If I accidentally type my password or anything else sensitive in bash I can easily remove that line with history -d ROW#, but I'm always left with the history -d ROW# command in history showing everyone that someone corrected a mistake.

Can I append something to a command to prevent it from appearing in bash history?


To not save a single command in your history just precede it with a space (marked with here):

$ echo test
$ history | tail -n2
 3431  echo test
 3432  history | tail -n2
$ echo test2
$ history | tail -n2
 3431  echo test
 3432  history | tail -n2

This behaviour is set in your ~/.bashrc file, namely in this line:


man bash says:

A colon-separated list of values controlling how commands are saved on the history list. If the list of values includes ignorespace, lines which begin with a space character are not saved in the history list. A value of ignoredups causes lines matching the previous history entry to not be saved. A value of ignoreboth is shorthand for ignorespace and ignoredups.

ignoredups by the way is the reason why history | tail -n2 appears only once in the history in the above test.

A terminal's history is saved in the RAM and flushed to your ~/.bash_history as soon as you close the terminal. If you want to delete a specific entry from your ~/.bash_history you can do so with sed:

                                   # print every line…
sed '/^exit$/!d' .bash_history     # … which is just “exit”
sed '/^history/!d' .bash_history   # … beginning with “history”
sed '/>>log$/!d' .bash_history     # … ending with “>>log”
sed '\_/path/_!d' .bash_history    # … containing “/path/” anywhere

In the last one I changed the default delimiter / to _ as it's used inside the search term, in fact this is equal to sed -i '/\/path\//d' .bash_history. If the command outputs only the lines you want to delete add the -i option and change !d to d to perform the deletion:

                                   # delete every line…
sed -i '/^exit$/d' .bash_history   # … which is just “exit”
sed -i '/^history/d' .bash_history # … beginning with “history”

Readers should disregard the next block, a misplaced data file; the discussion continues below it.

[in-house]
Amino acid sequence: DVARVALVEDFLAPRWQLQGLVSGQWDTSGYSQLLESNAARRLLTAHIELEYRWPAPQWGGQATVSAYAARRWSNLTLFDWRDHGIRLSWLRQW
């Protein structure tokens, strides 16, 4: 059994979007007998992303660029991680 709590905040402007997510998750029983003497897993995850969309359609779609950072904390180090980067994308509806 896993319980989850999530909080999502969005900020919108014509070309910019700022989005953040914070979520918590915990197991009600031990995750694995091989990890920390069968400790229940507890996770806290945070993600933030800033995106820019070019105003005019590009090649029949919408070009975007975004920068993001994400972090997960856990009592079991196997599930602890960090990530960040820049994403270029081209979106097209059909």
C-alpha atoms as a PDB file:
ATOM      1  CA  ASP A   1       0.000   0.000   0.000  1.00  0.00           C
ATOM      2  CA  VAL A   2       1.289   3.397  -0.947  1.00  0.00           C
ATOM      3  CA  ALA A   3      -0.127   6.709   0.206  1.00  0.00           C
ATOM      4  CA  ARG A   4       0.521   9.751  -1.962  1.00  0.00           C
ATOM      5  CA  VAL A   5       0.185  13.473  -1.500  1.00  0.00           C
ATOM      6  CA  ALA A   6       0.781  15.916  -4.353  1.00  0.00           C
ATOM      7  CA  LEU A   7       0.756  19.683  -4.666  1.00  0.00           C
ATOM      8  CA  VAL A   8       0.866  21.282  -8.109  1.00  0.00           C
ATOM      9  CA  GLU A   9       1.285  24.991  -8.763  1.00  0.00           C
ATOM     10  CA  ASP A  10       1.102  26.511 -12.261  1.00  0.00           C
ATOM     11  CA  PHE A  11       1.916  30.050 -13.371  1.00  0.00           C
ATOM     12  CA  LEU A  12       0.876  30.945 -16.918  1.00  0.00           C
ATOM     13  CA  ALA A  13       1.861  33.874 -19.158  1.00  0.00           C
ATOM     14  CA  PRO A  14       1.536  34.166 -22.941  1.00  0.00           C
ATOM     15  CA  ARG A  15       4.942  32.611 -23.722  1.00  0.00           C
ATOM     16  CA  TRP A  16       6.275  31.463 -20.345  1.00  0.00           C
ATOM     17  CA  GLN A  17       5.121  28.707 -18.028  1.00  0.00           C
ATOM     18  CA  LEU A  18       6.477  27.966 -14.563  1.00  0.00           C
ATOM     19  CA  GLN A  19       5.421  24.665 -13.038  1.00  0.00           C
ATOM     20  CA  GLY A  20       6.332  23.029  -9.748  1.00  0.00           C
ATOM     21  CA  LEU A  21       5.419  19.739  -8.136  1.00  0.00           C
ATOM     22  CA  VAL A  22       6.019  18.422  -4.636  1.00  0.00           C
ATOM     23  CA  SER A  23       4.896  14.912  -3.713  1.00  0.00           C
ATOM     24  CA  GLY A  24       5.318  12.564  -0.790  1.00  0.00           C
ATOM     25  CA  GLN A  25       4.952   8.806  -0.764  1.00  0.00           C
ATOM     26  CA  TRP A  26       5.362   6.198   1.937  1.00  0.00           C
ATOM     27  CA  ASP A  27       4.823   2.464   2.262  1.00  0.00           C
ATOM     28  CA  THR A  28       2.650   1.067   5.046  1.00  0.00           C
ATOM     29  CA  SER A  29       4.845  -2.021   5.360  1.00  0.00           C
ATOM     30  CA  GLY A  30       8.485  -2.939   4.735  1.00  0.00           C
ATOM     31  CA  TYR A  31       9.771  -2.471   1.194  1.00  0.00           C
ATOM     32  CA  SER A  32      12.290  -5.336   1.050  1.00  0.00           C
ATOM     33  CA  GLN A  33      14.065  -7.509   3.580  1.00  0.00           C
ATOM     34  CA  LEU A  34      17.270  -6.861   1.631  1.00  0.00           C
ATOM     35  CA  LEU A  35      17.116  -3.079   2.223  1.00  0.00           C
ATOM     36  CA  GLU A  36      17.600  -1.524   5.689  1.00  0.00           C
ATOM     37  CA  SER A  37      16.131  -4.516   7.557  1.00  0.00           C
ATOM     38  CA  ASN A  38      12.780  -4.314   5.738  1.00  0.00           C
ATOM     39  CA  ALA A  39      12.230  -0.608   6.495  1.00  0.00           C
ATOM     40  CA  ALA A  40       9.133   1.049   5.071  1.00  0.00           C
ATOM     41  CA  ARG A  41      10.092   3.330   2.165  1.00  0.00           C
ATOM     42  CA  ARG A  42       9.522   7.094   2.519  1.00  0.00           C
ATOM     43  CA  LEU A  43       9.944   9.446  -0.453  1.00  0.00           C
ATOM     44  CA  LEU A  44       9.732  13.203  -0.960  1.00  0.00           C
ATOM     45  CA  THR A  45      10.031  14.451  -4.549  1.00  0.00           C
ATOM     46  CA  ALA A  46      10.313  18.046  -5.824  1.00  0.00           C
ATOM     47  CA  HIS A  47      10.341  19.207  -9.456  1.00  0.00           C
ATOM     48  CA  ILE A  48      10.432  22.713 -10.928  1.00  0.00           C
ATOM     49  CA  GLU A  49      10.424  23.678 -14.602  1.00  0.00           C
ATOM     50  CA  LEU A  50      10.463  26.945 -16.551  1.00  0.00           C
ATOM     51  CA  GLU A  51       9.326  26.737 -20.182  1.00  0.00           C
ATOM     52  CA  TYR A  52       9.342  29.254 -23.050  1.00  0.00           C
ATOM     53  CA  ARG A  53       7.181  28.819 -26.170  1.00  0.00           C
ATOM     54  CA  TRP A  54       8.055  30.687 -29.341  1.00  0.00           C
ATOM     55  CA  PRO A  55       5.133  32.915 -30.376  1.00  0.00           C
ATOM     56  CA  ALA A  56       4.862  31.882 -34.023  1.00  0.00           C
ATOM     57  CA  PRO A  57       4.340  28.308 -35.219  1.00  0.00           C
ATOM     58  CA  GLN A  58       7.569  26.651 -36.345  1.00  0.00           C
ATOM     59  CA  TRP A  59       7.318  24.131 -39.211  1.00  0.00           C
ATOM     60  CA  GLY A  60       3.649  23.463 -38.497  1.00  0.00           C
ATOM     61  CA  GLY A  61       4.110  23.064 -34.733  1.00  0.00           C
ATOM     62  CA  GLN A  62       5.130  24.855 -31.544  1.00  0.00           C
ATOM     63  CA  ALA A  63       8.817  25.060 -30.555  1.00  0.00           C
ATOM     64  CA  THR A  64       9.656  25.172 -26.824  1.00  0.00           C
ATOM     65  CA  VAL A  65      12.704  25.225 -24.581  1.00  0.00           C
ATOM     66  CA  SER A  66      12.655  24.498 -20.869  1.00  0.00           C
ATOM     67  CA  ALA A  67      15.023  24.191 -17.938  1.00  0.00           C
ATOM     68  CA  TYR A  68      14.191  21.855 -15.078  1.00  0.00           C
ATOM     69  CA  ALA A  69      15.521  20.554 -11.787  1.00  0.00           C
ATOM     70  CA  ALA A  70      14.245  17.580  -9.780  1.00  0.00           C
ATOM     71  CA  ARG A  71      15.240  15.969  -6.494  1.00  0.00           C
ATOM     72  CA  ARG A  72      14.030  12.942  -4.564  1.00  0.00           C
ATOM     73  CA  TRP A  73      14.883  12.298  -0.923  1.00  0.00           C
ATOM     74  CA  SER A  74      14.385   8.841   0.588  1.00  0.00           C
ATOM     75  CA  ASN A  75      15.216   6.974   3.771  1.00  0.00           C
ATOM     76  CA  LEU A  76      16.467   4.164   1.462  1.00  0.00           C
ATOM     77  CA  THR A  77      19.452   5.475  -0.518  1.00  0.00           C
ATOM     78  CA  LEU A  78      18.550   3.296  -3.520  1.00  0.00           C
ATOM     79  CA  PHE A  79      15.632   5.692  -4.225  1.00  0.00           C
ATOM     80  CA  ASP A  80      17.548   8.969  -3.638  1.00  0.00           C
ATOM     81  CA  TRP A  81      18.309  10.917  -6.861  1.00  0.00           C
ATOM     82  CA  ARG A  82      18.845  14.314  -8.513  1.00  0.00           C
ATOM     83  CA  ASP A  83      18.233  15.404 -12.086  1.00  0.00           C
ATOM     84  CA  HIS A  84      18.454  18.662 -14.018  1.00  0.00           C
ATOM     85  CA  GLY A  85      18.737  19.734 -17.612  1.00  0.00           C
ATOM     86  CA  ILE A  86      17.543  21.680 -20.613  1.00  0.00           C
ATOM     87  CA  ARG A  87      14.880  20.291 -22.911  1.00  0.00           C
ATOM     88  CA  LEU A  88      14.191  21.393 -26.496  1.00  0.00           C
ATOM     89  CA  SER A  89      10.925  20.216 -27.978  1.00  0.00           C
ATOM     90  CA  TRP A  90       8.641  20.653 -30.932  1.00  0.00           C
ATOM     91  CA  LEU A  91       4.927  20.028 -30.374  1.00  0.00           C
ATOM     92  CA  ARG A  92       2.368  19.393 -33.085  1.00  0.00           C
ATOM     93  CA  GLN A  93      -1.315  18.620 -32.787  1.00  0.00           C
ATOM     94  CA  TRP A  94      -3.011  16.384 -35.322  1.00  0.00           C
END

sed -i '/>>log$/d' .bash_history   # … ending with “>>log”
sed -i '\_/path/_d' .bash_history  # … containing “/path/” anywhere
| improve this answer | |

One way would be to set the HISTIGNORE environment variable. From man bash

      A colon-separated list of patterns used to decide which  command
      lines  should  be  saved  on  the history list.  Each pattern is
      anchored at the beginning of the line and must  match  the  com‐
      plete  line  (no  implicit  `*'  is  appended).  Each pattern is
      tested against the line after the checks specified  by  HISTCON‐
      TROL  are  applied. 

[FWIW, it is the default HISTCONTROL that provides the type-a-space-in-front workaround].

So, for example

HISTIGNORE='history -d*'

If you want it to be persistent, export it from your ~/.bashrc

export HISTIGNORE='history -d*'
| improve this answer | |

You can

  • Close the terminal window(s). This will flush the most current history in the terminal window that you close latest (after the other windows are closed) into the file /home/$USER/.bash_history

  • Edit the file /home/$USER/.bash_history without involving bash, for example by starting your favourite editor via Alt+F2

    This way you can inspect the whole history and remove whatever commands, that you no longer want to be there.

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| improve this answer | |

I usually use:

history -w; history -c; $EDITOR $HISTFILE; history -r

The history file is written to disk, cleared in memory, you edit it to do what you want, and then the history file you edited is read back in.

Note that if you editor saves backup files, the naughty word might still appear on disk.

Another option using -d is to use predictive history numbers:

startide sr> # good thing
startide sr> # bad thing
startide sr> history | tail -n 2
17239  # bad thing
17240  history | tail -n 2
startide sr> history -w; history -d 17239; history -d 17239; history -d 17239
startide sr> # other thing
startide sr> history | tail -n 3
17239  # good thing
17240  # other thing
17241  history | tail  -n 3

In this example, I delete the bad thing, I delete the command to get the history number, and then I delete the command that I used to delete the history. Everything is sanitized then.

| improve this answer | |

If you want to run a command without saving it in history, prepend it with an extra space

prompt$ echo saved
prompt$  echo not saved \
> #     ^ extra space

For this to work you need either ignorespace or ignoreboth in HISTCONTROL. For example, run

HISTCONTROL=ignorespace To make this setting persistent, put it in your .bashrc.

| improve this answer | |

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